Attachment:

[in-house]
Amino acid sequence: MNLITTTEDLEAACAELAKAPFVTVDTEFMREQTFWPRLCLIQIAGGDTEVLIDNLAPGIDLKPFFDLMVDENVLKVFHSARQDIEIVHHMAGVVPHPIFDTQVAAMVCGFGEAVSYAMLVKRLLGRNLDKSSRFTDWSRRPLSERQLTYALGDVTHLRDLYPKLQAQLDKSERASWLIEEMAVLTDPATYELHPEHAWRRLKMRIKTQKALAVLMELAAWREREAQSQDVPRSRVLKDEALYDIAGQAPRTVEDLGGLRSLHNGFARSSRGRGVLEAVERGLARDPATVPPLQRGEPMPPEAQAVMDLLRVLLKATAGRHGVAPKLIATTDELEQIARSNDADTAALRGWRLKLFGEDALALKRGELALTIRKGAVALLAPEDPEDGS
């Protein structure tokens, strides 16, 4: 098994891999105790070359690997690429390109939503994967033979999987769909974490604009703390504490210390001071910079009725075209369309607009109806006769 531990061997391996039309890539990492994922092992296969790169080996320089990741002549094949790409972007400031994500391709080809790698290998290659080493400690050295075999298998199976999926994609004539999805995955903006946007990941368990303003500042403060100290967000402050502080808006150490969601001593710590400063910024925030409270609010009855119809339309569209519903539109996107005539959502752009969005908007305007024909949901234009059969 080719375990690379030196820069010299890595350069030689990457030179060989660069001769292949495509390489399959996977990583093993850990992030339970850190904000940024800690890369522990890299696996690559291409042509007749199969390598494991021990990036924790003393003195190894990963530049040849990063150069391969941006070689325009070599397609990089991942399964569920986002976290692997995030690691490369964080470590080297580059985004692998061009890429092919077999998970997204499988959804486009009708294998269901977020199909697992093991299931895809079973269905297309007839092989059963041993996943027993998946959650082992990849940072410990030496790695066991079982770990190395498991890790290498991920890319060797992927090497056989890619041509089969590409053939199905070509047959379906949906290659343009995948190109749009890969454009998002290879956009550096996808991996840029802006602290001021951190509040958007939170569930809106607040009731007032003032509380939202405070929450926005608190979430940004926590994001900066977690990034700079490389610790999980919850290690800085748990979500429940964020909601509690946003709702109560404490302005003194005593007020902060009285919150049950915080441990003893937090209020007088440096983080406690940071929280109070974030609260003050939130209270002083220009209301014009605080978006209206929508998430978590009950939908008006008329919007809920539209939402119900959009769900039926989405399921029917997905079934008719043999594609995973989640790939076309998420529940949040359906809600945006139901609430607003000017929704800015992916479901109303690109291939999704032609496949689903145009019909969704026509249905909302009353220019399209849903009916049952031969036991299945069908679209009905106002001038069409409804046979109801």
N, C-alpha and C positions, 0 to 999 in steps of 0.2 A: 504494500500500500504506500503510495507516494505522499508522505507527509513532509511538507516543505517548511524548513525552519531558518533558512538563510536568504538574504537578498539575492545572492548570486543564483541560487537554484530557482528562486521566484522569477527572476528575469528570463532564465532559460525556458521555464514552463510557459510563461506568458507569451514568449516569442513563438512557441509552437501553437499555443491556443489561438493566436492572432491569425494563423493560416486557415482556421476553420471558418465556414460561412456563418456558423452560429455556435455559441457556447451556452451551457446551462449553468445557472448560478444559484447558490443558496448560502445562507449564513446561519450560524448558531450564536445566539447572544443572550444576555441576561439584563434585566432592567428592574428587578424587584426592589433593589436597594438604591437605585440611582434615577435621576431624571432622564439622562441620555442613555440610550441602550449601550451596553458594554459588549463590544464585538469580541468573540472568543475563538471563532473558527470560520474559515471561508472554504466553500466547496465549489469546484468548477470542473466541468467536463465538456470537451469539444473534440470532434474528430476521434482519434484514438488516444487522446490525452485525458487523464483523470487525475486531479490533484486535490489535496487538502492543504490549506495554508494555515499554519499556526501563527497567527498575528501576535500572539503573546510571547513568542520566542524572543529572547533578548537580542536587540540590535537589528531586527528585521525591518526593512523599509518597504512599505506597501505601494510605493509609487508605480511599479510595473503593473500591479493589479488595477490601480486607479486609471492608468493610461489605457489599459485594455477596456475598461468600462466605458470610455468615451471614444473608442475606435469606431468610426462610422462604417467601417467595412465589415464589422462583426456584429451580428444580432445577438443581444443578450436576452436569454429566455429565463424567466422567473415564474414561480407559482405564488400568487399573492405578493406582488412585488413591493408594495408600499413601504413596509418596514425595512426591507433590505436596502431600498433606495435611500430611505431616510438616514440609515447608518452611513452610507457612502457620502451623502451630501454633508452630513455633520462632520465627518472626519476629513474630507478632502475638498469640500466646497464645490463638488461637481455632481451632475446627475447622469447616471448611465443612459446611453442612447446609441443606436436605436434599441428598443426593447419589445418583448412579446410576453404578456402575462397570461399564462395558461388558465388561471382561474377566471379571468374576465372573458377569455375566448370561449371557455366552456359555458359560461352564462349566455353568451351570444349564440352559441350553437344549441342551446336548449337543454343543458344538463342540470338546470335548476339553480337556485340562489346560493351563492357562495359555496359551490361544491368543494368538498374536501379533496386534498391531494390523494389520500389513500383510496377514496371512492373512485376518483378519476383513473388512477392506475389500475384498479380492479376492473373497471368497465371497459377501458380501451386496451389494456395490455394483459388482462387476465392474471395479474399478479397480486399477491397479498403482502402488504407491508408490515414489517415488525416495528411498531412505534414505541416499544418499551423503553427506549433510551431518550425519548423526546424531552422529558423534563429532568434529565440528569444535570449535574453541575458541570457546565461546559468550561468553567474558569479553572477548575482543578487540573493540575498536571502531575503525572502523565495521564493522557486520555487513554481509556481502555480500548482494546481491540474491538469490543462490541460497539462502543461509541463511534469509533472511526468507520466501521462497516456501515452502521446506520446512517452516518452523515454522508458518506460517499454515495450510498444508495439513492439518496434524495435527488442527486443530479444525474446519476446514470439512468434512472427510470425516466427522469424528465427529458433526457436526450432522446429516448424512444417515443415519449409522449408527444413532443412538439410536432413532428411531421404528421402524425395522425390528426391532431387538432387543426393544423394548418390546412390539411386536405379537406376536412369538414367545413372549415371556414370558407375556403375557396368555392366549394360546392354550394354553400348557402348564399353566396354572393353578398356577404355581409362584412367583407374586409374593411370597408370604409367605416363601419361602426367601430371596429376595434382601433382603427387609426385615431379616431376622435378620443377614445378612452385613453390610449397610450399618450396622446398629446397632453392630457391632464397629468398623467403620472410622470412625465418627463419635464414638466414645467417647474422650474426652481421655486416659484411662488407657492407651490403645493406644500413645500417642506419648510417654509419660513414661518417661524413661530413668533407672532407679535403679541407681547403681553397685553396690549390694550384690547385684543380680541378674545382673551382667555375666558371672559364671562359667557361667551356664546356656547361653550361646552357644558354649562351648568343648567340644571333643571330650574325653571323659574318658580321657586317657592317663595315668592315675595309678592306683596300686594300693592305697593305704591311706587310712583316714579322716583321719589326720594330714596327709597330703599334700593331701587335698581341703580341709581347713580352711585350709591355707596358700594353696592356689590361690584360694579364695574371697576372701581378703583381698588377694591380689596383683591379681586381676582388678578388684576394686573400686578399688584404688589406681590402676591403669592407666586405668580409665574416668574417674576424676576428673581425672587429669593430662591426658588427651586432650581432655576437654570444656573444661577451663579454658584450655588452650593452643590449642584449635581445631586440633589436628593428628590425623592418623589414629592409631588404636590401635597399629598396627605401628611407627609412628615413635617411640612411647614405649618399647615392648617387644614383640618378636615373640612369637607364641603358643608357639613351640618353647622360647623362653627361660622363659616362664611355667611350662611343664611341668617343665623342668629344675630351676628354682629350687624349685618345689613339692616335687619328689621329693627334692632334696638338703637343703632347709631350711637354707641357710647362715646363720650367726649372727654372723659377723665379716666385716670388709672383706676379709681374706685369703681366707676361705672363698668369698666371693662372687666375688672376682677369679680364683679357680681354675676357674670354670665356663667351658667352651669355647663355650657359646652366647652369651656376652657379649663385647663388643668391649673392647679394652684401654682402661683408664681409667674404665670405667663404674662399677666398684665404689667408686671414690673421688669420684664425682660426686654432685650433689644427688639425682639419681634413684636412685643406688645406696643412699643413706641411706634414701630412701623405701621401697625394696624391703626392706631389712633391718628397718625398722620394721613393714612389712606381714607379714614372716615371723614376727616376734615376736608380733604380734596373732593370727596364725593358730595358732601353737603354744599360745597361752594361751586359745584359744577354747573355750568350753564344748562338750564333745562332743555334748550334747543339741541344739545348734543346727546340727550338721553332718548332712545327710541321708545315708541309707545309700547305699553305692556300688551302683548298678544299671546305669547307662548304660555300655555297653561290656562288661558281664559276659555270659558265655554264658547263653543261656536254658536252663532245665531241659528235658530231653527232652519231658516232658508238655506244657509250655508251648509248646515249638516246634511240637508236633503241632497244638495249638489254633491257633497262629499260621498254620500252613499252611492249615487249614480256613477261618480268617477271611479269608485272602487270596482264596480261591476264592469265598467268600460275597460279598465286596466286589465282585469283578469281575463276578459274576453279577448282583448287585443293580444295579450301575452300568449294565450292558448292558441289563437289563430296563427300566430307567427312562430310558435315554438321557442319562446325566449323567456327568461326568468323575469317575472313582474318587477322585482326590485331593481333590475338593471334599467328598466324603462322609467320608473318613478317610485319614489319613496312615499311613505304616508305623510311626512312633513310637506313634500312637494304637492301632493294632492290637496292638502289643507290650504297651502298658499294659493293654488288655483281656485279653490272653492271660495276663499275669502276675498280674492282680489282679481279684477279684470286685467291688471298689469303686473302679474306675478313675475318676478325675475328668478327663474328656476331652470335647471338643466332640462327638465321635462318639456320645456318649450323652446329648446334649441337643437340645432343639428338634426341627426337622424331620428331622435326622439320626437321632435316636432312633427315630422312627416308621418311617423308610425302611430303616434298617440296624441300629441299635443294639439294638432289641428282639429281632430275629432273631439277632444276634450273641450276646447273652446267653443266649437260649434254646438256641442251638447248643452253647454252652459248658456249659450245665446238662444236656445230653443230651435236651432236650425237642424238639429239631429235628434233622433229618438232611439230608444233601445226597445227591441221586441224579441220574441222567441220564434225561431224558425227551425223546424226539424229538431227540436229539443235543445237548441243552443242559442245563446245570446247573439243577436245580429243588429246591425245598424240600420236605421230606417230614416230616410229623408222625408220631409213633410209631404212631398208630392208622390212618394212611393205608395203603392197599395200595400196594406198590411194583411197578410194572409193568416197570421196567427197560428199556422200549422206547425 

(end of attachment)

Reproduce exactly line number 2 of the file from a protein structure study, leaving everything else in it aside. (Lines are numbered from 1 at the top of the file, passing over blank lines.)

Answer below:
Amino acid sequence: MNLITTTEDLEAACAELAKAPFVTVDTEFMREQTFWPRLCLIQIAGGDTEVLIDNLAPGIDLKPFFDLMVDENVLKVFHSARQDIEIVHHMAGVVPHPIFDTQVAAMVCGFGEAVSYAMLVKRLLGRNLDKSSRFTDWSRRPLSERQLTYALGDVTHLRDLYPKLQAQLDKSERASWLIEEMAVLTDPATYELHPEHAWRRLKMRIKTQKALAVLMELAAWREREAQSQDVPRSRVLKDEALYDIAGQAPRTVEDLGGLRSLHNGFARSSRGRGVLEAVERGLARDPATVPPLQRGEPMPPEAQAVMDLLRVLLKATAGRHGVAPKLIATTDELEQIARSNDADTAALRGWRLKLFGEDALALKRGELALTIRKGAVALLAPEDPEDGS